and we shouldn't fund them. At all.
I heard an interview the other day on NPR with the current Ford scion, who told Melissa Block that the Ford company will be bringing its European models to the United States. FINALLY! Y'see, in Europe, to be a) legal and b) competitive, cars and trucks have to have decent gas mileage. This doesn't mean a measley 26 mpg, like our Honda Element gets, this means 50, 60, 70, 80 mpg. Miles per gallon, not just liters. But those models haven't been available for sale in the US, even though Ford makes them. How stupid is that? So it's about freaking time that they start making and selling them here.
Chrysler and General Motors, on the other hand, are still suing states to attempt to prevent them from requiring cleaner car emissions and more efficient models, and Chrysler is shutting down one of the two plants it makes hybrid vehicles in. Of course, those hybrids aren't doing so well, partly due to the credit crunch, but I imagine that all that effort Chrysler has been putting into resisting improving their automobiles has something to do with it.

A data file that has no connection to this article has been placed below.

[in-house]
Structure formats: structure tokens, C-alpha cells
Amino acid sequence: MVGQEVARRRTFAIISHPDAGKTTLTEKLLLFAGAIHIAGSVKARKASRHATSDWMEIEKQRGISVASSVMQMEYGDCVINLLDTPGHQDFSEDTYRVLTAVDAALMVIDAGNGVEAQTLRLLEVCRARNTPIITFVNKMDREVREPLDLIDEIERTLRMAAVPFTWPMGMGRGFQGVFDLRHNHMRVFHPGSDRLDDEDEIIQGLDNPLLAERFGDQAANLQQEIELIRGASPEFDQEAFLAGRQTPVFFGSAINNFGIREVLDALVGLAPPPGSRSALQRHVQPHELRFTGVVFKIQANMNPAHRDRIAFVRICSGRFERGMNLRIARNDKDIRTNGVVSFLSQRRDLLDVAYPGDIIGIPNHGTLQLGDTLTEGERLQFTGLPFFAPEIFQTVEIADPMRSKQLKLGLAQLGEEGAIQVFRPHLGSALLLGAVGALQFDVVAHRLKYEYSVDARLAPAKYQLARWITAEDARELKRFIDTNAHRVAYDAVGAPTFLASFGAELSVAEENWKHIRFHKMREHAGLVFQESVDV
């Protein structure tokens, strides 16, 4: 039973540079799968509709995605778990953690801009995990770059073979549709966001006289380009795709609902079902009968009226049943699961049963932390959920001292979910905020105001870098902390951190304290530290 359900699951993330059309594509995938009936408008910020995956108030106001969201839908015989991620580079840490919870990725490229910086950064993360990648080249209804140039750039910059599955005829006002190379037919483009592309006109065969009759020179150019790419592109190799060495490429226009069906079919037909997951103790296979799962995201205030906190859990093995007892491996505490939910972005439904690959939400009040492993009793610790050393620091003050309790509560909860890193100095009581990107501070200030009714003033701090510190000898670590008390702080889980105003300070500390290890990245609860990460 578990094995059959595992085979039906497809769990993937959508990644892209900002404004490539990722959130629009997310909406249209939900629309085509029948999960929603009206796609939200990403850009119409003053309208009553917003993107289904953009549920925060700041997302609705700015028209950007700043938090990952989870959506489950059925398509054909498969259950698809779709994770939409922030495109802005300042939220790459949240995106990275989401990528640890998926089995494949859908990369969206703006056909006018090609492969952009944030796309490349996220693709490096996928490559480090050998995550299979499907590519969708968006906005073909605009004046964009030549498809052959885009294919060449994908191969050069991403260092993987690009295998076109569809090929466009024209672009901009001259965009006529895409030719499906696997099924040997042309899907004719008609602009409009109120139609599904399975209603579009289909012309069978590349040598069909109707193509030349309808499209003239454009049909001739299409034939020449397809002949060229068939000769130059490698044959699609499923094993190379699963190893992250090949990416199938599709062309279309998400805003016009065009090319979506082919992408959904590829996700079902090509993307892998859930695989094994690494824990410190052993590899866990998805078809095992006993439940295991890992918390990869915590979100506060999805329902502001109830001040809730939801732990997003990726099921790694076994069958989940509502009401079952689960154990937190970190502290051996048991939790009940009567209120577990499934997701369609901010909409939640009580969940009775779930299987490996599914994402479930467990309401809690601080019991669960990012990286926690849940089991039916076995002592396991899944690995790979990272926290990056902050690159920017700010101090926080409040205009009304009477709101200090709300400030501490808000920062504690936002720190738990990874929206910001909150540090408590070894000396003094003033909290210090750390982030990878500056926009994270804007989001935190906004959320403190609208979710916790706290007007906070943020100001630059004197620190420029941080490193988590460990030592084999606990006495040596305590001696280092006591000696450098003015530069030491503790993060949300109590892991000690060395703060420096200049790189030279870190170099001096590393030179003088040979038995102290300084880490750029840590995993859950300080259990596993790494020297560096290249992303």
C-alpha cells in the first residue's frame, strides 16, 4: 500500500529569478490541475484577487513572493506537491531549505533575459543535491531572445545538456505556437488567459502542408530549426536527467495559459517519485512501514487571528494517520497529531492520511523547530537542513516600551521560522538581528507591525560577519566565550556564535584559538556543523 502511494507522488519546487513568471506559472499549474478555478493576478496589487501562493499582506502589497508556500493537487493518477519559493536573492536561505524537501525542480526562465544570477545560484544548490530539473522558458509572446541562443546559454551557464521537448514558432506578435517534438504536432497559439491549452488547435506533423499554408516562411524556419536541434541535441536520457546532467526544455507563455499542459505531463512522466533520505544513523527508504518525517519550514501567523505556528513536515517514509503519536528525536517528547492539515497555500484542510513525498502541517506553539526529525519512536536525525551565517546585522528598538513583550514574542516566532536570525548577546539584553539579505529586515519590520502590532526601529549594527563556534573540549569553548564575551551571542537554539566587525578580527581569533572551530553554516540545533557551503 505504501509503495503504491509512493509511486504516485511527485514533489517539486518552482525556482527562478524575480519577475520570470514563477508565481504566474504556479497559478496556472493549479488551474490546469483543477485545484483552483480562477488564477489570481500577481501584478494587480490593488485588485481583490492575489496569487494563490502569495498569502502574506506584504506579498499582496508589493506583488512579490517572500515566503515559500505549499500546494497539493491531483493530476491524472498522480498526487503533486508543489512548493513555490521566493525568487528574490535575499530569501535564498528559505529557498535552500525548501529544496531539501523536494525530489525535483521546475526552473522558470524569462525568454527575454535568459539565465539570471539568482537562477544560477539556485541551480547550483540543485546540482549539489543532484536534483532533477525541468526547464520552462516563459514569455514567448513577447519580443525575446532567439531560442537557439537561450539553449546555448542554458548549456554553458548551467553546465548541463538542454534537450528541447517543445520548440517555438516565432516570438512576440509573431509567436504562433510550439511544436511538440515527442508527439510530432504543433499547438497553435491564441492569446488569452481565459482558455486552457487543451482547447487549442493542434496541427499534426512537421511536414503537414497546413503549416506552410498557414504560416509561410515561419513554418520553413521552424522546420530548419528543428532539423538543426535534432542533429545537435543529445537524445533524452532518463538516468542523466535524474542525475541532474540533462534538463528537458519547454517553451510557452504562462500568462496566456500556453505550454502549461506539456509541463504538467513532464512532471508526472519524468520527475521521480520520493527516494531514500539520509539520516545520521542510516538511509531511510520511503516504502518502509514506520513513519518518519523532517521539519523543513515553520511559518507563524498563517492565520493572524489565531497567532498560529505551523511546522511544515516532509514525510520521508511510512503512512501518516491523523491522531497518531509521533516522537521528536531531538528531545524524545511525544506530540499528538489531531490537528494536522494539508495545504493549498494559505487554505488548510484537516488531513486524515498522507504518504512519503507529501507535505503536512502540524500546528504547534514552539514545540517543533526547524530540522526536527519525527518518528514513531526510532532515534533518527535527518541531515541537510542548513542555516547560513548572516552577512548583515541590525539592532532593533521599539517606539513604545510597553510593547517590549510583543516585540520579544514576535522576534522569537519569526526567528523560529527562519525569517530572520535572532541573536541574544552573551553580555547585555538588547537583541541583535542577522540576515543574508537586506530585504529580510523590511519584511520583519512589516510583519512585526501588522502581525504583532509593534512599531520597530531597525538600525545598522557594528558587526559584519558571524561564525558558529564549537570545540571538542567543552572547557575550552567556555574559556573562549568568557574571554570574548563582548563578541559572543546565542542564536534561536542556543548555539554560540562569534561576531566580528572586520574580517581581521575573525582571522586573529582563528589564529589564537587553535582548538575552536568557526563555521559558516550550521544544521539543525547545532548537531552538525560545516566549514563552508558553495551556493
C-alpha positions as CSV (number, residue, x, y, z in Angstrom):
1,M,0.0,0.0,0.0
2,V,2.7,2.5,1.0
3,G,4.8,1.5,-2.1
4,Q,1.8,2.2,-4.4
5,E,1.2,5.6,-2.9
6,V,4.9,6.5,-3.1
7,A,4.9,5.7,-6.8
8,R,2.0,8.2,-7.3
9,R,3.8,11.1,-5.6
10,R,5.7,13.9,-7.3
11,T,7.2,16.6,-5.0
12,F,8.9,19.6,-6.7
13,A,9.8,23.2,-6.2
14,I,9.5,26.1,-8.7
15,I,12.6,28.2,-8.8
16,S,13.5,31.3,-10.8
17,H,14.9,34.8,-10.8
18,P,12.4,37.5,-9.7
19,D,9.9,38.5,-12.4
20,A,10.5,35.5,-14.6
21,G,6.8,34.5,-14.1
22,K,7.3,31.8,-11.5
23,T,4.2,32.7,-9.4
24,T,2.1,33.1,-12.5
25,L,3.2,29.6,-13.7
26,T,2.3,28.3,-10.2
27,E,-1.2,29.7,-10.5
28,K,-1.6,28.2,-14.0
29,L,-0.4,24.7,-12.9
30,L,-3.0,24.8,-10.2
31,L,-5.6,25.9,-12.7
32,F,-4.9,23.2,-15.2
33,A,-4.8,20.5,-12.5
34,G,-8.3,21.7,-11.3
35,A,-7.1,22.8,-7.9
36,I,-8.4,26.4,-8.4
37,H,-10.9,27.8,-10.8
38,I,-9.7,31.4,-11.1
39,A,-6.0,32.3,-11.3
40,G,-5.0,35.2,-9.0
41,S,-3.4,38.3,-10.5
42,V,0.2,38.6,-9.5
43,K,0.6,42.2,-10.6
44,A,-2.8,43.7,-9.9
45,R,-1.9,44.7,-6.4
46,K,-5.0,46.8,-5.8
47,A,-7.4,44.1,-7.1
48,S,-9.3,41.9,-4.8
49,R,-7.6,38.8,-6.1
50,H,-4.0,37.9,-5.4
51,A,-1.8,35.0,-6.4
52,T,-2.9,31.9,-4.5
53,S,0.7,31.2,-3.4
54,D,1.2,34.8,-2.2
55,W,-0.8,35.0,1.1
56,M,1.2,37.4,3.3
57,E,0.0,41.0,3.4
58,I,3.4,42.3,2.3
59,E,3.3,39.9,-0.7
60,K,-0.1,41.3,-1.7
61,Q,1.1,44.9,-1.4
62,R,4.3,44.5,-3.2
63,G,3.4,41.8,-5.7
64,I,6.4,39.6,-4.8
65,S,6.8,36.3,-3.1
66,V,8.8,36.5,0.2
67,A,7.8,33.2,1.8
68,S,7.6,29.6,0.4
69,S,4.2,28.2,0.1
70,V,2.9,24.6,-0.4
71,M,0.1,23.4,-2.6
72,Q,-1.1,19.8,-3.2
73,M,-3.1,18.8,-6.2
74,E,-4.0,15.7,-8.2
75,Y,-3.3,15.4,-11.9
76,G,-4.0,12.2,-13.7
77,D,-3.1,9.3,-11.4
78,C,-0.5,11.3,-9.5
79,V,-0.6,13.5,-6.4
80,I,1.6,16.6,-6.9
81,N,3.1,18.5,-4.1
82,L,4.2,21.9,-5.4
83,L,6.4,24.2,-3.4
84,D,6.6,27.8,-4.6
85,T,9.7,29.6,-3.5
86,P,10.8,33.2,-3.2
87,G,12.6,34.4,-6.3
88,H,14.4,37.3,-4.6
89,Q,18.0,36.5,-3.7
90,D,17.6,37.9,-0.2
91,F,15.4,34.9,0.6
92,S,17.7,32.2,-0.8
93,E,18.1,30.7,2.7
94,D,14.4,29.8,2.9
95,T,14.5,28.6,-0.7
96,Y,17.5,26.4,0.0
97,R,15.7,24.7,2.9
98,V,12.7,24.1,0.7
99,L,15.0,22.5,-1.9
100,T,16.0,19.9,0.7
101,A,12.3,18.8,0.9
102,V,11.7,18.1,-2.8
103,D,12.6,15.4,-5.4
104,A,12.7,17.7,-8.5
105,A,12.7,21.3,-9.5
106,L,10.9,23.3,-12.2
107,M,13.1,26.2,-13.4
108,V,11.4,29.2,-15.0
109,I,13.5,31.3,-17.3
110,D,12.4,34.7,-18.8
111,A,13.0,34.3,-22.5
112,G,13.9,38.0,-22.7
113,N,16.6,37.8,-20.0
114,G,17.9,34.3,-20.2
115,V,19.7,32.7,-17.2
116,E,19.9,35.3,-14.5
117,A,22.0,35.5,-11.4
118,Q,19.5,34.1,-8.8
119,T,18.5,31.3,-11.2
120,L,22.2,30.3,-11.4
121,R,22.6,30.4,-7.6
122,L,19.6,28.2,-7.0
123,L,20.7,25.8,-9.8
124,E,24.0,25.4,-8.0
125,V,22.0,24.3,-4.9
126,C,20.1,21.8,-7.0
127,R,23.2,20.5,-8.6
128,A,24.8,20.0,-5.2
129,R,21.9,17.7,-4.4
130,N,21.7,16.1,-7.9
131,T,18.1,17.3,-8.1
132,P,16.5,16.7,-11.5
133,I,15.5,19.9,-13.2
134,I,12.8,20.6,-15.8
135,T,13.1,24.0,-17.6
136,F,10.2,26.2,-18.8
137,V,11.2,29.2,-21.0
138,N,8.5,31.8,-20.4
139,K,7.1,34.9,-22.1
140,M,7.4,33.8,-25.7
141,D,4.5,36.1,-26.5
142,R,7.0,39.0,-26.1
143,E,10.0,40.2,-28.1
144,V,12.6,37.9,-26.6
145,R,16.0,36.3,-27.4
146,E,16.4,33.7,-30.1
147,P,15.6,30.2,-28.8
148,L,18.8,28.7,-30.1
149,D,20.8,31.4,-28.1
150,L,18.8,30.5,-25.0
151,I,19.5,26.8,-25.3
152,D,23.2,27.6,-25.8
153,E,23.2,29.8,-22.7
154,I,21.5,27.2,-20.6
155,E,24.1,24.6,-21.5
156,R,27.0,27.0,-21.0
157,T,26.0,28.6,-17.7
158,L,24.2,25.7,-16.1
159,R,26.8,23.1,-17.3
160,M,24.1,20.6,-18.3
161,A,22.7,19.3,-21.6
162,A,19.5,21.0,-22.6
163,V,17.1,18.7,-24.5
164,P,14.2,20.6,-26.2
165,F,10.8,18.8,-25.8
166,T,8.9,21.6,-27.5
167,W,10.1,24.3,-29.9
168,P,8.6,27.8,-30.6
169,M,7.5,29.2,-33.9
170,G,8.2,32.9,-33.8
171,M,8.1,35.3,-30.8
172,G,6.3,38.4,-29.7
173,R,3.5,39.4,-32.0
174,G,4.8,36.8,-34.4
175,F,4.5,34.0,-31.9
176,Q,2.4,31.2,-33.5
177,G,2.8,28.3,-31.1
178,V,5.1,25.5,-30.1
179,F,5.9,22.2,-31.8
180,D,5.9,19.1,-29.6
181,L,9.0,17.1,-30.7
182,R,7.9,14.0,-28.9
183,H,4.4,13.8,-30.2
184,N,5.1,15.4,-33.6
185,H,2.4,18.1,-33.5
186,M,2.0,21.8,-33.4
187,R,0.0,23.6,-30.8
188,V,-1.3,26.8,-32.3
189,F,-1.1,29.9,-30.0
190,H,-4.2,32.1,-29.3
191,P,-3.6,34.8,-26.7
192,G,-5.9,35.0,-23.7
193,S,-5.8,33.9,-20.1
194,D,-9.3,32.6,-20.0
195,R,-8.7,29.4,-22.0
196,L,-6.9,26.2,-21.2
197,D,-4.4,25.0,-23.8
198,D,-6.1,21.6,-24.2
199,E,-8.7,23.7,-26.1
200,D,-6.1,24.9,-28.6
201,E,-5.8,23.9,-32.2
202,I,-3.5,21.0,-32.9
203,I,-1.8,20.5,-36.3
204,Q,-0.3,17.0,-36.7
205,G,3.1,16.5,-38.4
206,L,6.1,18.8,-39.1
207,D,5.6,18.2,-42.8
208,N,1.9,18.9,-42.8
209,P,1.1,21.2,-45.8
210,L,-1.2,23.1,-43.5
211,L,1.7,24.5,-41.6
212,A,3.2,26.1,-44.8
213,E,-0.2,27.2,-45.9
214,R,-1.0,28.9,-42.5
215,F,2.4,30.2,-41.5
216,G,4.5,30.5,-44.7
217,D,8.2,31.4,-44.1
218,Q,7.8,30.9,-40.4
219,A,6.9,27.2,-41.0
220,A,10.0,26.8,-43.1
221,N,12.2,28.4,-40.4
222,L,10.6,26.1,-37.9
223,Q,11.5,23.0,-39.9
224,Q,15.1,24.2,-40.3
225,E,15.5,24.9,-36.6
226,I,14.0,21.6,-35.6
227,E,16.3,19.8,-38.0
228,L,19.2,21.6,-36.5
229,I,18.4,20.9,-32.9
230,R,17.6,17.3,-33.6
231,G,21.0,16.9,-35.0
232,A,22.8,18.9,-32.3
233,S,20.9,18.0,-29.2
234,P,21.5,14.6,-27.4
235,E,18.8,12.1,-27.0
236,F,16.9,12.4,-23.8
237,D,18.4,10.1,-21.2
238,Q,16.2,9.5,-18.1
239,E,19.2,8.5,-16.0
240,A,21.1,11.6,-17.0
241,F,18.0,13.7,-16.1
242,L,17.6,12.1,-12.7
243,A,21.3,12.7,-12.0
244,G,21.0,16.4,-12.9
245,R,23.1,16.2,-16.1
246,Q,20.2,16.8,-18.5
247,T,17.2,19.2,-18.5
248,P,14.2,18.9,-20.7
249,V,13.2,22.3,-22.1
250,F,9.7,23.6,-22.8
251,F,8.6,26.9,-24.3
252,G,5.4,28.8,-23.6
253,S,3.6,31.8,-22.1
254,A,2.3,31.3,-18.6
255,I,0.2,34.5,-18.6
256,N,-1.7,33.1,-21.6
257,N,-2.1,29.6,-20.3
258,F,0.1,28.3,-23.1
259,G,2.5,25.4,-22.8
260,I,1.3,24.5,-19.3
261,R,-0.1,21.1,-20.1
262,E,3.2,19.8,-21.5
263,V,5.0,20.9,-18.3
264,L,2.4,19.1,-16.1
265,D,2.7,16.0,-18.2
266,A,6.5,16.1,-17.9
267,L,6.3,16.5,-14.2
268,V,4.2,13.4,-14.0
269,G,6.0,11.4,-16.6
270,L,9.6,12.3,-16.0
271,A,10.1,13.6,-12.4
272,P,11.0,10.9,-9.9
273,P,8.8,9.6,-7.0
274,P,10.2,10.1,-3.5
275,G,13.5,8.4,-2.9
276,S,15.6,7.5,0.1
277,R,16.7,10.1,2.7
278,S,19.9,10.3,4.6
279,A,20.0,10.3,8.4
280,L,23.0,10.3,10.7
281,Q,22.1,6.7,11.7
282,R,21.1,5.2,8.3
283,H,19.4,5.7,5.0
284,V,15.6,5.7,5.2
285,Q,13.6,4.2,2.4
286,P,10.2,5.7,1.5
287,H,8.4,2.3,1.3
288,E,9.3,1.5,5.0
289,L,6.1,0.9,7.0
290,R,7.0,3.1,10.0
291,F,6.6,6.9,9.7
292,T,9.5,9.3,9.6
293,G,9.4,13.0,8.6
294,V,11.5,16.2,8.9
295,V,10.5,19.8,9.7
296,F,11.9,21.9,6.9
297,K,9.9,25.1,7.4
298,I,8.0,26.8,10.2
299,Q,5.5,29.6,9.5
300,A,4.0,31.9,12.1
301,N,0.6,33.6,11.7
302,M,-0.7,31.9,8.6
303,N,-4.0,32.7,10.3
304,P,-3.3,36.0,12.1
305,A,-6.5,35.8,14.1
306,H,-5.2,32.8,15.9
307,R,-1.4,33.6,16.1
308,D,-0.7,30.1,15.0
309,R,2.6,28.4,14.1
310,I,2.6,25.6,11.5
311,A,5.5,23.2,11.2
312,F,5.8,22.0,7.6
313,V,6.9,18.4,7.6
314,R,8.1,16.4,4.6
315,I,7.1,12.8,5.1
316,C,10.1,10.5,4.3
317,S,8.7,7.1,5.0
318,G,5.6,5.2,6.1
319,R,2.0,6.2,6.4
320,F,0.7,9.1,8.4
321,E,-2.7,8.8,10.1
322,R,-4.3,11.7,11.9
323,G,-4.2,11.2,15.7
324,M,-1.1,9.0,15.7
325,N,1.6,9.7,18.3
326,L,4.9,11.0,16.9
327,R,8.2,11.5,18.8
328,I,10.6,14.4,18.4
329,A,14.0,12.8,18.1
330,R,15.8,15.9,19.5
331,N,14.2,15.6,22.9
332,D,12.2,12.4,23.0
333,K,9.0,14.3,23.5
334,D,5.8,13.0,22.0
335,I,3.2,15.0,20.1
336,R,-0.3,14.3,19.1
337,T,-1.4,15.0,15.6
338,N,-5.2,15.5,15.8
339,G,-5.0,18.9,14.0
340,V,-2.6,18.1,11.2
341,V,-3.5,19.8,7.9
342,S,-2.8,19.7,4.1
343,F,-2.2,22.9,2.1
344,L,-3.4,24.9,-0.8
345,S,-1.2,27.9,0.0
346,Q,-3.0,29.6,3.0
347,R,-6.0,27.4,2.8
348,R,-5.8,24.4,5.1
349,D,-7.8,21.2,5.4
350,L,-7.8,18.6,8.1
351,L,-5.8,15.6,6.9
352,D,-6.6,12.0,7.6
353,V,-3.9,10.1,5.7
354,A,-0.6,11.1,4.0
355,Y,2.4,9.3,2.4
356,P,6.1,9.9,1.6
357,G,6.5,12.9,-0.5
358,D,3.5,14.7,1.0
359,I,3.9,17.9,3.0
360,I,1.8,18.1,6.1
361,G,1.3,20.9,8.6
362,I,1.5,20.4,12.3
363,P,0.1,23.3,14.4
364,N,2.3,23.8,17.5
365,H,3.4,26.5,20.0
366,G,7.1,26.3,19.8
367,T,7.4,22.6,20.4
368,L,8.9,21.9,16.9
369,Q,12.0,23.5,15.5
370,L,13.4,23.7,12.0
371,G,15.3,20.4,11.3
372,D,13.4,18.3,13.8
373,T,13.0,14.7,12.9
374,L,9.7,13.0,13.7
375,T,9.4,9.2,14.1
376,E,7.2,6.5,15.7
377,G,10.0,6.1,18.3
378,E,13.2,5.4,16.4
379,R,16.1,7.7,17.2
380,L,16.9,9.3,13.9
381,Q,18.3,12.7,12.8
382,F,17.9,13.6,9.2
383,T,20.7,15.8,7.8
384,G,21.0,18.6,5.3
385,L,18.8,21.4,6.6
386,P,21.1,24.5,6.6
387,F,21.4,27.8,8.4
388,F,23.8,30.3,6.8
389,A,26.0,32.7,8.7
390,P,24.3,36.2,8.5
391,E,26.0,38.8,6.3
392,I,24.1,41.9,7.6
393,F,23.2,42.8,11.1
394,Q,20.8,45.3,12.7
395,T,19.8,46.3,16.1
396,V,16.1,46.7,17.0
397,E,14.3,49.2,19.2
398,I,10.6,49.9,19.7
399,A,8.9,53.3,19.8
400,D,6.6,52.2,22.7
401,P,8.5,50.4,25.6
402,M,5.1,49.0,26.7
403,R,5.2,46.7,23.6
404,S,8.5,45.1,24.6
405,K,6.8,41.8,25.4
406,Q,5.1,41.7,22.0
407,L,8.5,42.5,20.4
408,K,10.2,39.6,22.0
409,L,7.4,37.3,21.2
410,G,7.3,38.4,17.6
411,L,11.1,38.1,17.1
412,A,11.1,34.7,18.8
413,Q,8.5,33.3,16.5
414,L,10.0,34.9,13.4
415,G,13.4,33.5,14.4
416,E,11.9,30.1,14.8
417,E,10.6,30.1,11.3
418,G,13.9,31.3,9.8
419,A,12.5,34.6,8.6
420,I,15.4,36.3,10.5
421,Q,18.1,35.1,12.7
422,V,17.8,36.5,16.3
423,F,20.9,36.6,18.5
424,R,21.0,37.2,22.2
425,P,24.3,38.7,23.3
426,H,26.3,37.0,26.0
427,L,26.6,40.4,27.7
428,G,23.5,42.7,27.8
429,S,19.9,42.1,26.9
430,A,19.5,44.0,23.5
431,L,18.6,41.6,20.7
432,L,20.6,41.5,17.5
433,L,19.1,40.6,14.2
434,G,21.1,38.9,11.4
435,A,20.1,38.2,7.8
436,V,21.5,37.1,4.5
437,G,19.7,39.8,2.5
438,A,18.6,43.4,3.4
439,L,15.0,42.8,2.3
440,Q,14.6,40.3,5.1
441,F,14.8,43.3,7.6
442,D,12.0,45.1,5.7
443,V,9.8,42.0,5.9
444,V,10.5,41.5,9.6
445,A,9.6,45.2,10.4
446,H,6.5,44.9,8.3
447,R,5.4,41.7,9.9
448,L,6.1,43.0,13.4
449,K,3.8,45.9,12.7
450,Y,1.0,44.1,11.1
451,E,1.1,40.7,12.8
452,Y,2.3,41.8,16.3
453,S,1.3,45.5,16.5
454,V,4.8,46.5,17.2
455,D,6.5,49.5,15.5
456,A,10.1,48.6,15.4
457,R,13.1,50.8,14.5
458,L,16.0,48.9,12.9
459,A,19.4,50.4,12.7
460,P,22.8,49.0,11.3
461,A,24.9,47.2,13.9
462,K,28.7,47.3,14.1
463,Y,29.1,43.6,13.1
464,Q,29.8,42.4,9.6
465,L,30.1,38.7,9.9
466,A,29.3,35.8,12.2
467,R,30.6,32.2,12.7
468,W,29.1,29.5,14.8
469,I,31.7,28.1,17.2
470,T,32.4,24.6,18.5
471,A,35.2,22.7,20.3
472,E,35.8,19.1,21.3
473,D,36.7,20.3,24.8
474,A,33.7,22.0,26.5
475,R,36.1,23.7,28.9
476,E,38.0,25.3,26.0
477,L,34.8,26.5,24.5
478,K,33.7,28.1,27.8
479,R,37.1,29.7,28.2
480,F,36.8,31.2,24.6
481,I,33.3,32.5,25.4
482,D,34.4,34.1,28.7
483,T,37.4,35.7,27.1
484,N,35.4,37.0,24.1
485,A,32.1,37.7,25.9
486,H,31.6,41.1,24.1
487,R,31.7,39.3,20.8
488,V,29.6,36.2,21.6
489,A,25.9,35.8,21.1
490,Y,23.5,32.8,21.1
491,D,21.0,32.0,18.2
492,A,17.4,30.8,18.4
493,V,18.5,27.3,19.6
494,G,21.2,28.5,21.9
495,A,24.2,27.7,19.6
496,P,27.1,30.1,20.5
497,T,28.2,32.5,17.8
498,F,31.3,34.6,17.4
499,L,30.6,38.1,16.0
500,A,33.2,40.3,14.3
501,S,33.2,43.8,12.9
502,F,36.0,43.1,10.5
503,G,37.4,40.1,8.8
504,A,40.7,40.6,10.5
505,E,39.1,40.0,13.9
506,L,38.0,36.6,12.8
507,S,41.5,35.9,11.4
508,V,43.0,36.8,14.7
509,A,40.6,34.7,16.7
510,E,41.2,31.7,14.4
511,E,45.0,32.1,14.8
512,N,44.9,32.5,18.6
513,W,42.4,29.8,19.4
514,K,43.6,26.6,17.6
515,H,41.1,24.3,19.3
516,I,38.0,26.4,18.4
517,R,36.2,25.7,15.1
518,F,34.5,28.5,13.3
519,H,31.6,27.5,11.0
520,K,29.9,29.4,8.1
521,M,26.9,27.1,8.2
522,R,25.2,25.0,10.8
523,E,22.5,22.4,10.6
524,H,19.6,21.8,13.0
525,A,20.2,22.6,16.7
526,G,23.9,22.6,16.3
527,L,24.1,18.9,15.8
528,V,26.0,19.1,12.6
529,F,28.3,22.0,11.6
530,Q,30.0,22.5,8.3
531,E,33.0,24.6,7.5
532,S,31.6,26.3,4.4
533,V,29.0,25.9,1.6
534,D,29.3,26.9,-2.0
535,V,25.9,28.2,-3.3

At least Ford has been thinking a bit more sensibly, gearing down to produce smaller vehicles.
I'm with Peregrine Wood: we shouldn't be bailing out the companies that have been digging in their heels for decades on environmental and efficiency standards, making bad business decisions, and spending lots of money on lawyers and lawsuits so they can continue to artificially restrict states to going along with those bad decisions. And we've given them a bailout already this year (and there was that bailout of Chrysler back in the 80s, don't forget). It certainly doesn't seem to have helped them see the error of their ways. Are we sure we want to do this again?
An Introduction to Defense Policy - Most people are not going to read a book-length study of nuclear weapons command and control, and they shouldn’t have to. But those who need a quick sketch...